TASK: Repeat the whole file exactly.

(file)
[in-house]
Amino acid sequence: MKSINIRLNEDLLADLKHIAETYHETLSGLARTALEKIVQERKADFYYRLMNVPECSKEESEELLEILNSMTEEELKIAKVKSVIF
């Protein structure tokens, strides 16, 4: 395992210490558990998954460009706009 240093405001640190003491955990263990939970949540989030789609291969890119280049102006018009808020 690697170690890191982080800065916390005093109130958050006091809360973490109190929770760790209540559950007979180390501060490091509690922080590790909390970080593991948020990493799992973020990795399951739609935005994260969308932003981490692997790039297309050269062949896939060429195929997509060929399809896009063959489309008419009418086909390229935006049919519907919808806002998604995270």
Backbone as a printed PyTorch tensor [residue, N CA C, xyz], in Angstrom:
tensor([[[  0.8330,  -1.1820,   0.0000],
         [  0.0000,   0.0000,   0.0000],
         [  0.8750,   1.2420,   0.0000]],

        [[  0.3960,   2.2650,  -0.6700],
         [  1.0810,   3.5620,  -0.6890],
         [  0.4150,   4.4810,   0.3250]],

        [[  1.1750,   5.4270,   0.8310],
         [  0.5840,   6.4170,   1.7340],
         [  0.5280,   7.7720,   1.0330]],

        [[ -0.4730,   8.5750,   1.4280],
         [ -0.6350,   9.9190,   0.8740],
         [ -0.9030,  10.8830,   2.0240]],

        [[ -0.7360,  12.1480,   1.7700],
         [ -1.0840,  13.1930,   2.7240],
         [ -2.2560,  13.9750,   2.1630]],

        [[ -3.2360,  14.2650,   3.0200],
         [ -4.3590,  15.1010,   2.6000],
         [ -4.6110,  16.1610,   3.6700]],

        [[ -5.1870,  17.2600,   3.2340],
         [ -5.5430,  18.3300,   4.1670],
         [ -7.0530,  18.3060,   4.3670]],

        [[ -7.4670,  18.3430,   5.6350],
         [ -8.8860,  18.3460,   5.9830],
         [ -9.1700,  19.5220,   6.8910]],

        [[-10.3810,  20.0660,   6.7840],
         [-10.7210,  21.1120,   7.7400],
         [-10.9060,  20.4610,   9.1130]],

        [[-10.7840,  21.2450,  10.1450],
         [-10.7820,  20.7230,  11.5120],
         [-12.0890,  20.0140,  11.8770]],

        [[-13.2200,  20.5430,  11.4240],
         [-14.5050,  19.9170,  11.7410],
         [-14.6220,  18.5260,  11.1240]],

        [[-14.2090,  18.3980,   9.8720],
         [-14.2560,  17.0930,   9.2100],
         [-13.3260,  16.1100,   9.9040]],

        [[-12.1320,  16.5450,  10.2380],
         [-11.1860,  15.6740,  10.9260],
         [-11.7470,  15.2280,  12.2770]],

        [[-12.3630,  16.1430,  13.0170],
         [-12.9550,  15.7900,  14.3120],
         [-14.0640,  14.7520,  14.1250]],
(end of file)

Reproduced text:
[in-house]
Amino acid sequence: MKSINIRLNEDLLADLKHIAETYHETLSGLARTALEKIVQERKADFYYRLMNVPECSKEESEELLEILNSMTEEELKIAKVKSVIF
């Protein structure tokens, strides 16, 4: 395992210490558990998954460009706009 240093405001640190003491955990263990939970949540989030789609291969890119280049102006018009808020 690697170690890191982080800065916390005093109130958050006091809360973490109190929770760790209540559950007979180390501060490091509690922080590790909390970080593991948020990493799992973020990795399951739609935005994260969308932003981490692997790039297309050269062949896939060429195929997509060929399809896009063959489309008419009418086909390229935006049919519907919808806002998604995270």
Backbone as a printed PyTorch tensor [residue, N CA C, xyz], in Angstrom:
tensor([[[  0.8330,  -1.1820,   0.0000],
         [  0.0000,   0.0000,   0.0000],
         [  0.8750,   1.2420,   0.0000]],

        [[  0.3960,   2.2650,  -0.6700],
         [  1.0810,   3.5620,  -0.6890],
         [  0.4150,   4.4810,   0.3250]],

        [[  1.1750,   5.4270,   0.8310],
         [  0.5840,   6.4170,   1.7340],
         [  0.5280,   7.7720,   1.0330]],

        [[ -0.4730,   8.5750,   1.4280],
         [ -0.6350,   9.9190,   0.8740],
         [ -0.9030,  10.8830,   2.0240]],

        [[ -0.7360,  12.1480,   1.7700],
         [ -1.0840,  13.1930,   2.7240],
         [ -2.2560,  13.9750,   2.1630]],

        [[ -3.2360,  14.2650,   3.0200],
         [ -4.3590,  15.1010,   2.6000],
         [ -4.6110,  16.1610,   3.6700]],

        [[ -5.1870,  17.2600,   3.2340],
         [ -5.5430,  18.3300,   4.1670],
         [ -7.0530,  18.3060,   4.3670]],

        [[ -7.4670,  18.3430,   5.6350],
         [ -8.8860,  18.3460,   5.9830],
         [ -9.1700,  19.5220,   6.8910]],

        [[-10.3810,  20.0660,   6.7840],
         [-10.7210,  21.1120,   7.7400],
         [-10.9060,  20.4610,   9.1130]],

        [[-10.7840,  21.2450,  10.1450],
         [-10.7820,  20.7230,  11.5120],
         [-12.0890,  20.0140,  11.8770]],

        [[-13.2200,  20.5430,  11.4240],
         [-14.5050,  19.9170,  11.7410],
         [-14.6220,  18.5260,  11.1240]],

        [[-14.2090,  18.3980,   9.8720],
         [-14.2560,  17.0930,   9.2100],
         [-13.3260,  16.1100,   9.9040]],

        [[-12.1320,  16.5450,  10.2380],
         [-11.1860,  15.6740,  10.9260],
         [-11.7470,  15.2280,  12.2770]],

        [[-12.3630,  16.1430,  13.0170],
         [-12.9550,  15.7900,  14.3120],
         [-14.0640,  14.7520,  14.1250]],